KUALA LUMPUR: The lackadaisical attitude of government departments, agencies and officers towards protecting water resources needs to be addressed in tackling the spate of water disruptions.
Klang Valley residents are no strangers to water cuts, having experienced three episodes this year.
Following each episode, experts were quick to point out the lack of enforcement and need for stiffer punishment, yet their advice appears to fall on deaf ears as authorities fail to heed calls to put in place a comprehensive action plan to act against the perpetrators.
The Federation of Malaysian Consumers Associations, when contacted by the New Straits Times yesterday to comment on the Sungai Semenyih water treatment plant pollution, said the problem was because “people are sleeping on the job”.
Its chief operating officer, Saravanan Thambirajah, who is Water and Energy Consumer Association of Malaysia president, said the issue could have been prevented if the areas concerned were under constant surveillance, especially during the rainy season.
It was high time for the government and relevant bodies to step up enforcement and monitoring of river banks and water catchment areas, he said.
“The problem is they are not doing that. If they are, I don’t think we will have this issue. They should be aware of hotspots where culprits dump chemicals or waste.
“During the rainy season, businesses will dump illegal waste into the river. If the authorities look into the statistics, it will show that this happens every year.
“That means somebody is sleeping on the job. If they really monitor, they can identify the affected areas, time frame of river pollution, type of chemical found and identify the culprits.
“The problem is the government does not have the willpower to go after these culprits.”
Saravanan said the government should have a strategy to tackle this problem, such as setting up a task force and a national council for water protection.
Among the parties concerned are Energy, Science, Technology, Environment and Climate Change Ministry; Water, Land and Natural Resources Ministry; Department of Environment; state governments; and, other local authorities.
“Consumer groups have been pressuring the relevant parties about this issue since the 1990s. They have been listening and talking, but I don’t see any move beyond that.
“For example, does the ministry or agencies have a 10-year plan to protect water catchment areas?”
He called on the government to make public the names of the perpetrators and companies that dump toxic waste into rivers and have their licences revoked.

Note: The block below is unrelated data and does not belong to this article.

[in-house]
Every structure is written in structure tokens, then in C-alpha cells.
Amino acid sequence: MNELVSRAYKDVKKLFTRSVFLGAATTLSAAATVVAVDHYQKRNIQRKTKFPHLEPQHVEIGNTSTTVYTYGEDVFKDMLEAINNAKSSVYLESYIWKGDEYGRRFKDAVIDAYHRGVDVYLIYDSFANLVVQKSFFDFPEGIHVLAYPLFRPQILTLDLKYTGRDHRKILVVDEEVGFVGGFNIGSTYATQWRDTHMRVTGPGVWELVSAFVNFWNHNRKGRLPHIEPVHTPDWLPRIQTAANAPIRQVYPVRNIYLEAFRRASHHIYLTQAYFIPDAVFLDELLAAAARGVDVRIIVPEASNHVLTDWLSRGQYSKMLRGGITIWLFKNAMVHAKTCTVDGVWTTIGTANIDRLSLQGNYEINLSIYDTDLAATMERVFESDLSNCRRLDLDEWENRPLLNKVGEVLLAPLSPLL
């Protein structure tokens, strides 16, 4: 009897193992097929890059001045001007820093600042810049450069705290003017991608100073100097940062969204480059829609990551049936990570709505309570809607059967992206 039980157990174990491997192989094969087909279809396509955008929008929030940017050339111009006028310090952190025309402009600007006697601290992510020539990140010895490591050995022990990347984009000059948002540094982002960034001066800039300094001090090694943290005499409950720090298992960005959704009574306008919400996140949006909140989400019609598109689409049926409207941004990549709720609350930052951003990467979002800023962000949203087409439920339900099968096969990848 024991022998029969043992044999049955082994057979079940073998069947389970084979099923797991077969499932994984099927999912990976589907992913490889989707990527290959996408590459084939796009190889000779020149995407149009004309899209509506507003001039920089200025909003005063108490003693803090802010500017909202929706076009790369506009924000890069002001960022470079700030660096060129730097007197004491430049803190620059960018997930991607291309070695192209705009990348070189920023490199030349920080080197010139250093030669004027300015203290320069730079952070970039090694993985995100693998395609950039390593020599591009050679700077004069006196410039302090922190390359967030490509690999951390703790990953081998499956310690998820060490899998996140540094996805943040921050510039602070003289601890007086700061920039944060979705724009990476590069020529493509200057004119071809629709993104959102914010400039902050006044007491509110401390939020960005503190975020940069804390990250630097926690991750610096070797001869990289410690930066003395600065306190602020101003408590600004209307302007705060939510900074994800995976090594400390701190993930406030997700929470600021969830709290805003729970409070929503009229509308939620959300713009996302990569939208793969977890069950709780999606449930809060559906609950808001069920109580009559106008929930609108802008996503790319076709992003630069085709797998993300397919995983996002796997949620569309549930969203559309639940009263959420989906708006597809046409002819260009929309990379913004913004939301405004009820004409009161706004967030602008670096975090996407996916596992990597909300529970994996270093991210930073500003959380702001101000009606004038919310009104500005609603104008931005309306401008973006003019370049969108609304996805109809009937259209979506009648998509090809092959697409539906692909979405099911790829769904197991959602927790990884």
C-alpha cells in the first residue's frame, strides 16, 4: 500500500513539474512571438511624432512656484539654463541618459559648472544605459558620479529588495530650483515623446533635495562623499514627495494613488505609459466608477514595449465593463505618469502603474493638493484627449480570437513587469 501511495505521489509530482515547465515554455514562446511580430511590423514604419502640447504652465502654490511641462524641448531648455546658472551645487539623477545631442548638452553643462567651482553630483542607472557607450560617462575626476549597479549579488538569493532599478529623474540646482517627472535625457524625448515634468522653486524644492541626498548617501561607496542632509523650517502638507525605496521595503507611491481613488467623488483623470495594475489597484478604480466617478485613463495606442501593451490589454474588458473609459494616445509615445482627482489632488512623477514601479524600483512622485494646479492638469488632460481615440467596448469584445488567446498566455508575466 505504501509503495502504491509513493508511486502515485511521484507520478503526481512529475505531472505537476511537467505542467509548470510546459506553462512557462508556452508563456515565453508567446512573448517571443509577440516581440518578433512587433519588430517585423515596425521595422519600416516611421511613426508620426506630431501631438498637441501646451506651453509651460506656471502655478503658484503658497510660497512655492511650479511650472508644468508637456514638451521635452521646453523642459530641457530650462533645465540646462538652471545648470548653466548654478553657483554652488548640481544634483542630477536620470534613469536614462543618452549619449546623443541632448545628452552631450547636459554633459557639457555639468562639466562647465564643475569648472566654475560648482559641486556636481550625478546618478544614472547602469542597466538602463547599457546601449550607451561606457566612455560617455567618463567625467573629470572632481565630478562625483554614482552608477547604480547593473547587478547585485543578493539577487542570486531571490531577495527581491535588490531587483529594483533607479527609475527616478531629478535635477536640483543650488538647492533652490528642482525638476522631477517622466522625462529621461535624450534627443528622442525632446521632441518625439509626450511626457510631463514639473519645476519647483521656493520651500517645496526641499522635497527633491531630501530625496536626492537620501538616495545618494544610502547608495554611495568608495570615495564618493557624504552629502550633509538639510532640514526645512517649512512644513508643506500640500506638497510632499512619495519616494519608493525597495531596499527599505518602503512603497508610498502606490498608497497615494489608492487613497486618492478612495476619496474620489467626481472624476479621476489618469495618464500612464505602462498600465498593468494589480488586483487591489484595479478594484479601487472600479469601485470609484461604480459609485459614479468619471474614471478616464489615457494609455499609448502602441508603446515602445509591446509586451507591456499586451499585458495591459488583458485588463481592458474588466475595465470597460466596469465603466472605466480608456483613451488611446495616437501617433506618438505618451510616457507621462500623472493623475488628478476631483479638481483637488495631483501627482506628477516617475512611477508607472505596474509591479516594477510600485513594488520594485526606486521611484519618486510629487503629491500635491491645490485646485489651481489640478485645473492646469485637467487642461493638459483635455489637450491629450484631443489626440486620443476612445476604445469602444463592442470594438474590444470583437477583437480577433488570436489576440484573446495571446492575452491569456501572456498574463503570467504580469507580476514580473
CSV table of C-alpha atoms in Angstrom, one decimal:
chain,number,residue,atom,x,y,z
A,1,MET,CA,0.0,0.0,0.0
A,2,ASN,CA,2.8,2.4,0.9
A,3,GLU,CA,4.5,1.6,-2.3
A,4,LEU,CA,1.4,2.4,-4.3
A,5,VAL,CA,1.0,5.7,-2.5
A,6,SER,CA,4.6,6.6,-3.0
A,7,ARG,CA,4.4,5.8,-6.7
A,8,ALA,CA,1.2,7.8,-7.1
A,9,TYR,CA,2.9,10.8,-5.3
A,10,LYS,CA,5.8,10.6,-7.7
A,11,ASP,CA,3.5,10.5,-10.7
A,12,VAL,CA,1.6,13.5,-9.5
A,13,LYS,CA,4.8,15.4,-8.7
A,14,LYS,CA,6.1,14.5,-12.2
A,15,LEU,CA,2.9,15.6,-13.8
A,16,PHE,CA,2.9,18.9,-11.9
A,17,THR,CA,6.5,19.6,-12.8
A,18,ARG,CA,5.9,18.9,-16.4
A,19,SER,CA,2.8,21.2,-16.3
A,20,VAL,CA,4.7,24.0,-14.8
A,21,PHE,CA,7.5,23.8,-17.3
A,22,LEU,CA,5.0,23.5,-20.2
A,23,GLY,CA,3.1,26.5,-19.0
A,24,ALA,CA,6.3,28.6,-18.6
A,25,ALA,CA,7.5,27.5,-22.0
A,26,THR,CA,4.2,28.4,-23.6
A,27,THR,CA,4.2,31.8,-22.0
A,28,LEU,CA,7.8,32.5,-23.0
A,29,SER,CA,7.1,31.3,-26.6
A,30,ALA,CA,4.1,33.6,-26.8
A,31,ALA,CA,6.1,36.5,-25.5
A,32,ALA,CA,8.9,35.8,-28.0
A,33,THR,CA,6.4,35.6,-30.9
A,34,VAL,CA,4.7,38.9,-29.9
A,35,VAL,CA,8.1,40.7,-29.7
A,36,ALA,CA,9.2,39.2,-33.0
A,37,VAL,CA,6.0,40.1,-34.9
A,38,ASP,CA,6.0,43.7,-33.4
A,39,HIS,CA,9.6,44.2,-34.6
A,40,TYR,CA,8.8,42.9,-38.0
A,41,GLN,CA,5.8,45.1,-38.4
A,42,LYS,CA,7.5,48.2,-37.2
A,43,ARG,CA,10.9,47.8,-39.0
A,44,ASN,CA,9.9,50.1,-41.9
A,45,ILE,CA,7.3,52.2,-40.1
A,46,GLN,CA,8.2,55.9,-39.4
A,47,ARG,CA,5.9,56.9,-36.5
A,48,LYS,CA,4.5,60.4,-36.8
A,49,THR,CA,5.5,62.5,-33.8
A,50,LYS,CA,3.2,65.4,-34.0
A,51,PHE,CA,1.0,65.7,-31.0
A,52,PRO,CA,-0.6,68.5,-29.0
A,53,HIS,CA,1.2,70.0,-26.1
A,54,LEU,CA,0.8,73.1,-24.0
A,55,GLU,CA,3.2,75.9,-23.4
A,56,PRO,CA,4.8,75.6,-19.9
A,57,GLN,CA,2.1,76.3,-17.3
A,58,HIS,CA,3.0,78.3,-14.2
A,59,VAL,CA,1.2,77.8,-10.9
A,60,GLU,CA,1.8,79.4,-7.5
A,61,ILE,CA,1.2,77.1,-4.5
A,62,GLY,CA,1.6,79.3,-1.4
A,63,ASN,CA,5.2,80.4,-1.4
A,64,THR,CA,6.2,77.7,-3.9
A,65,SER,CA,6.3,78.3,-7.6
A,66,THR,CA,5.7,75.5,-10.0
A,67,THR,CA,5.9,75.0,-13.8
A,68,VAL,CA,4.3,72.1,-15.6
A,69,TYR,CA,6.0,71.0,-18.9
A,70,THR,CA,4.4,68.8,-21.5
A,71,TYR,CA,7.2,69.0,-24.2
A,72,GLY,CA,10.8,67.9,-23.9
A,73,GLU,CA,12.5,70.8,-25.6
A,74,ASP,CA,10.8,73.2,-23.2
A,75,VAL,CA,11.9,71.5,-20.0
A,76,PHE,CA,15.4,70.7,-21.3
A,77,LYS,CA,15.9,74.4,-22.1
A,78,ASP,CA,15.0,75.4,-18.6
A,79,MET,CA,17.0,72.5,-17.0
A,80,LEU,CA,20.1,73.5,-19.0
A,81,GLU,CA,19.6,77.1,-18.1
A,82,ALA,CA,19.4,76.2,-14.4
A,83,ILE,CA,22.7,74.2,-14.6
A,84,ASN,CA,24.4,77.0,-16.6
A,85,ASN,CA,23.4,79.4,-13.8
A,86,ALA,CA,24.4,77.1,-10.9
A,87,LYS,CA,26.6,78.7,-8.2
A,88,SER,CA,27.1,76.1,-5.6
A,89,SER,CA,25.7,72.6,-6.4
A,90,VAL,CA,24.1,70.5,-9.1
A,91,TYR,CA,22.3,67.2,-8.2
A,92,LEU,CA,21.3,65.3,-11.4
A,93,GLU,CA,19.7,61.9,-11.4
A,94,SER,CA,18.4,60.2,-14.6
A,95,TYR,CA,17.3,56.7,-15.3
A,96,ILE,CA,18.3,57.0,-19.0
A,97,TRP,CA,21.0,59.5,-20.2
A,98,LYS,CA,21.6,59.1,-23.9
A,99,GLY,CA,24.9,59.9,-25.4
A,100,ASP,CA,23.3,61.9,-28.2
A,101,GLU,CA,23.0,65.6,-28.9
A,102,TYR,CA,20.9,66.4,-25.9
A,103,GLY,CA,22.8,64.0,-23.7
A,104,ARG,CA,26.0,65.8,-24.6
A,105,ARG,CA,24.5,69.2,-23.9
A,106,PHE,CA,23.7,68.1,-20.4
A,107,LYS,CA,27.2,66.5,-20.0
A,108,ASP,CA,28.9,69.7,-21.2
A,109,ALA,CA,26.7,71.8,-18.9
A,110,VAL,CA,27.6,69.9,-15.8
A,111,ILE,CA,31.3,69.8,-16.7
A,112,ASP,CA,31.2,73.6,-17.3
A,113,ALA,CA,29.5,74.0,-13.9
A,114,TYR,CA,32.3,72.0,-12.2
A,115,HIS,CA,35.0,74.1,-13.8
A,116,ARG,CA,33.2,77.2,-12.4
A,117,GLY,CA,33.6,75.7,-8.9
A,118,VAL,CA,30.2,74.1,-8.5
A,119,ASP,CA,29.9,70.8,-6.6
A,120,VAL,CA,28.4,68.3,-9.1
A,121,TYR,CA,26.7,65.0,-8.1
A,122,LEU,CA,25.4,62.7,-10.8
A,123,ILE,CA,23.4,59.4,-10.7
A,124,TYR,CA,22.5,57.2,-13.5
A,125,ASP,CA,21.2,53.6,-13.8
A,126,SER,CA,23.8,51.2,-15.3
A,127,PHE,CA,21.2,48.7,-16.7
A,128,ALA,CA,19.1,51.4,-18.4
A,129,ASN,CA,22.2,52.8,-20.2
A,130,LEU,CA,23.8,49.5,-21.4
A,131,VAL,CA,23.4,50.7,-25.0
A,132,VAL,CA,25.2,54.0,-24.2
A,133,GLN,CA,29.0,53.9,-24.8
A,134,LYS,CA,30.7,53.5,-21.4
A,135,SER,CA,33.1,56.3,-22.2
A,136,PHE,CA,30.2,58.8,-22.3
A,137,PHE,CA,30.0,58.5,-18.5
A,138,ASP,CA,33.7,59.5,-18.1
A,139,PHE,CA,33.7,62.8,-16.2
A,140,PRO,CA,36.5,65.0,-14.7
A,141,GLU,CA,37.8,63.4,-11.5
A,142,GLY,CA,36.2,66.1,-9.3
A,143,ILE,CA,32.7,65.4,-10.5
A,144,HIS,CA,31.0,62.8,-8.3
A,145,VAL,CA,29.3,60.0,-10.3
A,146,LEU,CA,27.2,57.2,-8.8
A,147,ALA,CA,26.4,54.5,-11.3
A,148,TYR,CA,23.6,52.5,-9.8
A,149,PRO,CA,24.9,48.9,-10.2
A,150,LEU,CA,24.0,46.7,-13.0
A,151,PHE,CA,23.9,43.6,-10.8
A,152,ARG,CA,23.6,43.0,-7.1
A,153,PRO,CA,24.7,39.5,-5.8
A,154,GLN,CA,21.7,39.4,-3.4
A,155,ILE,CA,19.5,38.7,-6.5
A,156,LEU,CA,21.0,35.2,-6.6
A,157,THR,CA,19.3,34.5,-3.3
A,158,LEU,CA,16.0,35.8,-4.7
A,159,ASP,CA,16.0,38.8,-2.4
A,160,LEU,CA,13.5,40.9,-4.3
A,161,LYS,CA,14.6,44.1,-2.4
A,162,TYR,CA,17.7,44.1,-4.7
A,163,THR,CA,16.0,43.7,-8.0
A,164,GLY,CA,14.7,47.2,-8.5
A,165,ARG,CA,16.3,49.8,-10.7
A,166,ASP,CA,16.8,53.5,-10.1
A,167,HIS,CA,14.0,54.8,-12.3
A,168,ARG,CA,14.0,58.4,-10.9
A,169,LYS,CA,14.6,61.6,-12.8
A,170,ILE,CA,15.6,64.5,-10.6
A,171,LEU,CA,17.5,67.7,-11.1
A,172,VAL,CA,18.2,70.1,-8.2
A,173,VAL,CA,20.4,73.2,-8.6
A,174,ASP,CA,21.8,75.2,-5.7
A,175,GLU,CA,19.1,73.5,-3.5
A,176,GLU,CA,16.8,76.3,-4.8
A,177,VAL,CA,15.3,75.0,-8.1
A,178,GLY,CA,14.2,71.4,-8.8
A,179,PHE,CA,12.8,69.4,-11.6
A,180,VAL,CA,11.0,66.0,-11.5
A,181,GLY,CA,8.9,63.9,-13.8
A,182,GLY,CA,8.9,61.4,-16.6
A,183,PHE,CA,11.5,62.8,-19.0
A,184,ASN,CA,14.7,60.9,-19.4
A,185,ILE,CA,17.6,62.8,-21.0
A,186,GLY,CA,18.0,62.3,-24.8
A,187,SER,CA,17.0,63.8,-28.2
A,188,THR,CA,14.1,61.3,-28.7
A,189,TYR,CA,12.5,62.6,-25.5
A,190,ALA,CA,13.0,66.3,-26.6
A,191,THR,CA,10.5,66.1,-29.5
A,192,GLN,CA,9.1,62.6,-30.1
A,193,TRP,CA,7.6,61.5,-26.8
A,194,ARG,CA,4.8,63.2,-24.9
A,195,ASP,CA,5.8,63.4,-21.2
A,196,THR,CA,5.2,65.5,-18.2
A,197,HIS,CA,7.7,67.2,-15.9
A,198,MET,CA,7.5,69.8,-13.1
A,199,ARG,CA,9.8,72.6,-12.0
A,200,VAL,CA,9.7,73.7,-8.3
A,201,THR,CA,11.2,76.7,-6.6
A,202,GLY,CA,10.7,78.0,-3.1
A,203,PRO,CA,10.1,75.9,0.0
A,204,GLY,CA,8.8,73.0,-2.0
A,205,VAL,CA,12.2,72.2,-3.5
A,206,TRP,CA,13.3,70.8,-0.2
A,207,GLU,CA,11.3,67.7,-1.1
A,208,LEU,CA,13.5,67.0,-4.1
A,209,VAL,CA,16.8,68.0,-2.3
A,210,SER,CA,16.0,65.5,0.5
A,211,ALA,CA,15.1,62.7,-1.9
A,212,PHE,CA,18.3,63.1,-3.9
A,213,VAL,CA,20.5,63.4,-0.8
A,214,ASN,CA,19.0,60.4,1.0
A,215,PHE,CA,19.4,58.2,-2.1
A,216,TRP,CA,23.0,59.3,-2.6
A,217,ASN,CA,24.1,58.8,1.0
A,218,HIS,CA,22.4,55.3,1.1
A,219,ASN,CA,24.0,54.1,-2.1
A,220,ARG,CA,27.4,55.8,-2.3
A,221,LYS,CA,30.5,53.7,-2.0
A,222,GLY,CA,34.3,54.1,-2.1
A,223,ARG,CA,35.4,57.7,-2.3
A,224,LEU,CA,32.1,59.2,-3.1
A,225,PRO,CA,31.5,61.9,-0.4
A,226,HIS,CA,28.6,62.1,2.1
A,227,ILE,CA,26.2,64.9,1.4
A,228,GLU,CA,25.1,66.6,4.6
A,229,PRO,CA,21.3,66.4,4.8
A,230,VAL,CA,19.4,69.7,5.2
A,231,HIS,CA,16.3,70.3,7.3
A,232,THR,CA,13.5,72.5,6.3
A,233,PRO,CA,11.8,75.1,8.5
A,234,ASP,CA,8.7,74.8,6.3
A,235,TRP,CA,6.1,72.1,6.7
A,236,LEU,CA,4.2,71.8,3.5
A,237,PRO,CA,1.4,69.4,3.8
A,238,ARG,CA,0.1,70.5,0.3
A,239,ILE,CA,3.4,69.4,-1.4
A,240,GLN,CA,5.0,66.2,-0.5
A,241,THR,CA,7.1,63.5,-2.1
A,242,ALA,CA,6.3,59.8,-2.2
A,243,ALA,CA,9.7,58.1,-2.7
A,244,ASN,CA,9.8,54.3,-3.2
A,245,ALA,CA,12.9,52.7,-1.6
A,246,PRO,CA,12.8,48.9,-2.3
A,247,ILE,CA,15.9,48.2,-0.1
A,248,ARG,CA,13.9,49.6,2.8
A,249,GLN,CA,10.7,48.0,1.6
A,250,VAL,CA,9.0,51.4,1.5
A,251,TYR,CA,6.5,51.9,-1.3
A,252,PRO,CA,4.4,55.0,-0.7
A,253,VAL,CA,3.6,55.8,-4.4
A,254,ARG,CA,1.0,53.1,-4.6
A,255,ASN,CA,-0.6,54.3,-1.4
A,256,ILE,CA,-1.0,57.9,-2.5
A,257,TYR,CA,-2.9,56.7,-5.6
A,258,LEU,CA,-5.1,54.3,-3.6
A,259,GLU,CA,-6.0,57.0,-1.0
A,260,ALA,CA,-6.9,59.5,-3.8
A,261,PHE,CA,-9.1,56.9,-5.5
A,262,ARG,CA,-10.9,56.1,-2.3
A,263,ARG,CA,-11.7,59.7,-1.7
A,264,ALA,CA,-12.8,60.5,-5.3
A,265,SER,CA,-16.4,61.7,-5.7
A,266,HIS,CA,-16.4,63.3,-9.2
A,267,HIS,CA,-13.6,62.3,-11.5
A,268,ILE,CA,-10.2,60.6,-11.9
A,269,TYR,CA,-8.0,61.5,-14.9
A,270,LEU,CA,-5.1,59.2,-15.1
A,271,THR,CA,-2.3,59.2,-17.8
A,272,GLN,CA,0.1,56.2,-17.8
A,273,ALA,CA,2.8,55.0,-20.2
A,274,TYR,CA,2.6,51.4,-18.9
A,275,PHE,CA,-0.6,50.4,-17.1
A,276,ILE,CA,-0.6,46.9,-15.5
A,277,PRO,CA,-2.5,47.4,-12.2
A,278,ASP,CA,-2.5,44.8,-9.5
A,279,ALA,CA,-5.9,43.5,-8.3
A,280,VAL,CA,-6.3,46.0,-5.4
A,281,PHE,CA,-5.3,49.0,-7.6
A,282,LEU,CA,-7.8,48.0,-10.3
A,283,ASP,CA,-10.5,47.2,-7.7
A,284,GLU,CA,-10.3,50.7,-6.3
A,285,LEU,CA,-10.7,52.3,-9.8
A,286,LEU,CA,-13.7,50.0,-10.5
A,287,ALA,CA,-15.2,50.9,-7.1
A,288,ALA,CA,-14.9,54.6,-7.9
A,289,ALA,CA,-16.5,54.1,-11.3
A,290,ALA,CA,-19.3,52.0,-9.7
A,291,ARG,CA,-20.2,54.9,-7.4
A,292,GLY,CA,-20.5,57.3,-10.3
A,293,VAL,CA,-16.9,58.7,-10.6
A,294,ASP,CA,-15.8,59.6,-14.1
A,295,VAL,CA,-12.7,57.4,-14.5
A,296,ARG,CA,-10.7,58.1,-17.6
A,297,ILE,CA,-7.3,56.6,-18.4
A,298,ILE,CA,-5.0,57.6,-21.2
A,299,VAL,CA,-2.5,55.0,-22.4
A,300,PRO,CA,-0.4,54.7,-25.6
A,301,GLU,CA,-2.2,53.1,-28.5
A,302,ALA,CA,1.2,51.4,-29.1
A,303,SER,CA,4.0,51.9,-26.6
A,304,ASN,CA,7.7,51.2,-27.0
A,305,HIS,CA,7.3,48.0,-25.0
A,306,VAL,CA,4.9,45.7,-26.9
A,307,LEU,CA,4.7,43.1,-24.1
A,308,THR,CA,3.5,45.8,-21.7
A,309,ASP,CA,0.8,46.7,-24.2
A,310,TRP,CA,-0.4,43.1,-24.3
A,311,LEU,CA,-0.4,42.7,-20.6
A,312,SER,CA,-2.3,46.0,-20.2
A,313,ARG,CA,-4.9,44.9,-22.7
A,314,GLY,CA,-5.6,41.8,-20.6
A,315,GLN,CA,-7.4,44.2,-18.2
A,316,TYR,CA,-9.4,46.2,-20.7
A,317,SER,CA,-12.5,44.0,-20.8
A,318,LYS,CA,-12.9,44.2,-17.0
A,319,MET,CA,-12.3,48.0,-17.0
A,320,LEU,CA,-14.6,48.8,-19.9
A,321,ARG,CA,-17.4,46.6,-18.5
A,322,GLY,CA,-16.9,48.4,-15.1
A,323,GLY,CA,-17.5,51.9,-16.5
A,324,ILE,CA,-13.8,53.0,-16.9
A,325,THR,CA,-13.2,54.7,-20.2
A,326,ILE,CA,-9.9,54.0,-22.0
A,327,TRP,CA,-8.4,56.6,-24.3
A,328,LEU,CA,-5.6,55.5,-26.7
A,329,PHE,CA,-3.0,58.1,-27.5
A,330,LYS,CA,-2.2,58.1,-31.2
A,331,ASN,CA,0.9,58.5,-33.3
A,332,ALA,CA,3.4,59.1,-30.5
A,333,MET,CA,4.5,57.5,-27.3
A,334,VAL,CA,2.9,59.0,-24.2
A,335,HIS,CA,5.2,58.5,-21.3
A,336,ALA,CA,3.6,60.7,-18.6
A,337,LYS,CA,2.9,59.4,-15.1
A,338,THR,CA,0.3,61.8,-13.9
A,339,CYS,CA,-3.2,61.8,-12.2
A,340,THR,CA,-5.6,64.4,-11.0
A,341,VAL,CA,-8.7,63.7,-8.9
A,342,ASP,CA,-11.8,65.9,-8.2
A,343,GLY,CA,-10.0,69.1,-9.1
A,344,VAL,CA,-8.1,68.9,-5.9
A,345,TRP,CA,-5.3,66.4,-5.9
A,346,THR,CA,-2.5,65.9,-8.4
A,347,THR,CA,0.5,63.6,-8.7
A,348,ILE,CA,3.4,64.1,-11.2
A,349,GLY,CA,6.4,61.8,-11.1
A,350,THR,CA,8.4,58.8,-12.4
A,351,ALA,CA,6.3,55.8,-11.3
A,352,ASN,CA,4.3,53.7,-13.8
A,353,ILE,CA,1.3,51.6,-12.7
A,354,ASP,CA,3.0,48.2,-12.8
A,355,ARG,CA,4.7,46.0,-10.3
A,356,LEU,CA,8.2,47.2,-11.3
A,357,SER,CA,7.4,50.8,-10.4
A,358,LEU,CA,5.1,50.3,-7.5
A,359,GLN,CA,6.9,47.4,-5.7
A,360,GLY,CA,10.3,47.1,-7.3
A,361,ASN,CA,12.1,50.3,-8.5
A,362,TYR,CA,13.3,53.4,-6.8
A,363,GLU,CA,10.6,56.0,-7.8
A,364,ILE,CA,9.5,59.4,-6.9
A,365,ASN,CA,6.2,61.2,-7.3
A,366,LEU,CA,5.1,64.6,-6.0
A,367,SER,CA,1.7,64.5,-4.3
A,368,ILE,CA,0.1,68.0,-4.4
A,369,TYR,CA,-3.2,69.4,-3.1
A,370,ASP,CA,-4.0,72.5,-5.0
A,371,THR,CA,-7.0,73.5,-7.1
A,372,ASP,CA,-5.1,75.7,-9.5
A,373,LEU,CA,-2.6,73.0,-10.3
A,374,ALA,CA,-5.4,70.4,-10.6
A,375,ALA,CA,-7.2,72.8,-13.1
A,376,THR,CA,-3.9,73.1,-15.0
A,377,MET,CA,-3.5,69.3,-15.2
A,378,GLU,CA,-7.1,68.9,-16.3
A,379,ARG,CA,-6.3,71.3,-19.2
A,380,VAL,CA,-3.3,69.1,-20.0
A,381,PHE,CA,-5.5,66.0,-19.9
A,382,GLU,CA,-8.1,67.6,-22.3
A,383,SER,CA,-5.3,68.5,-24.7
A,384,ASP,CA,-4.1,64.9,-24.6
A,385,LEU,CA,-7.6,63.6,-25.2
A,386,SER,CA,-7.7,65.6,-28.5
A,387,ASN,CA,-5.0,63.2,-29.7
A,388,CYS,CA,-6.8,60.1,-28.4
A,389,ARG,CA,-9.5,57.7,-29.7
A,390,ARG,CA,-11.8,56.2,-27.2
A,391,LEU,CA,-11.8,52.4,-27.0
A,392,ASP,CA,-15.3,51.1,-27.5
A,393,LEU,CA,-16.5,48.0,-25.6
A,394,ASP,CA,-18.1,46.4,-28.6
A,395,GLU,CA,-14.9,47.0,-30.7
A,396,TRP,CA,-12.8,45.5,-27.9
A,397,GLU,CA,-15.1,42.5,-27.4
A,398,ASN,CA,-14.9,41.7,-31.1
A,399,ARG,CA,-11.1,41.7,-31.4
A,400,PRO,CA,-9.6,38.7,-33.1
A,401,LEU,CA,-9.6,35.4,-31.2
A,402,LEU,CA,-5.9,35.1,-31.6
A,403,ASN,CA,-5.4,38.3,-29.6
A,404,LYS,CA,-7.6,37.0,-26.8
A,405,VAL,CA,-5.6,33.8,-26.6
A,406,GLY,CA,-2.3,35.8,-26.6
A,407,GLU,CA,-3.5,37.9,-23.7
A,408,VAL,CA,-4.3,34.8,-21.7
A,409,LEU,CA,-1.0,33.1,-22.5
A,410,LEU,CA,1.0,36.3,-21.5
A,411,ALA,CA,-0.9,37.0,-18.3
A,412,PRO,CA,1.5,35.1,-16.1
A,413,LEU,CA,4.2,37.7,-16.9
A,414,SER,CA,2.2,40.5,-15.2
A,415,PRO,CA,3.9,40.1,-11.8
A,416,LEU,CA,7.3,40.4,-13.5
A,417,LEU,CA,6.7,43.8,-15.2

“Stricter punishment and a higher penalty should be imposed.
“The law is supposed to protect consumers, but if there is no enforcement, how will people be protected? How will these rivers be protected?”
He said consumers affected by the water supply disruption should be given discounts.
“When we pay our water bills, we expect to see water when we turn on the taps. Now, if that cannot be delivered, of course, consumers have to be given discounts.
“It is a burden for consumers each time there are water cuts as they look for water sources, carry pails of water home and to high-rise buildings.
“Frequent water disruption is enough reason why the IWK sewage and water bill should not be merged.
“Fomca is against the idea of merging the bill, as at the end of the day, consumers will be the victims.”
He said the government had failed to live up to its promises.
Pakatan Harapan had, in its 14th General Election manifesto, pledged to resolve Selangor’s water issue within 100 days of coming into power.
“They promised that water services would be improved, but it has only gotten worse.
“Consumers are the ones who are suffering. People will celebrate Christmas in a day, and they are worried whether they are going to get water.”
He also said the water crisis should not be politicised and the ruling coalition and opposition should work together to resolve the issue.
“Should the government fail to act on this water disruption, it will be no surprise if we see a change in government in the next general election.
“Water is a fundamental need for consumers. This is going to have a huge effect on all.”
The Sungai Semenyih water treatment plant was forced to shut down completely yesterday due to odour pollution, caused by parties who disposed of illegal toxic waste with solvent odours into IWK sewage manholes in Bandar Bukit Mahkota.
Following the closure, 336,930 consumer accounts in Petaling, Hulu Langat, Kuala Langat and Sepang have been affected.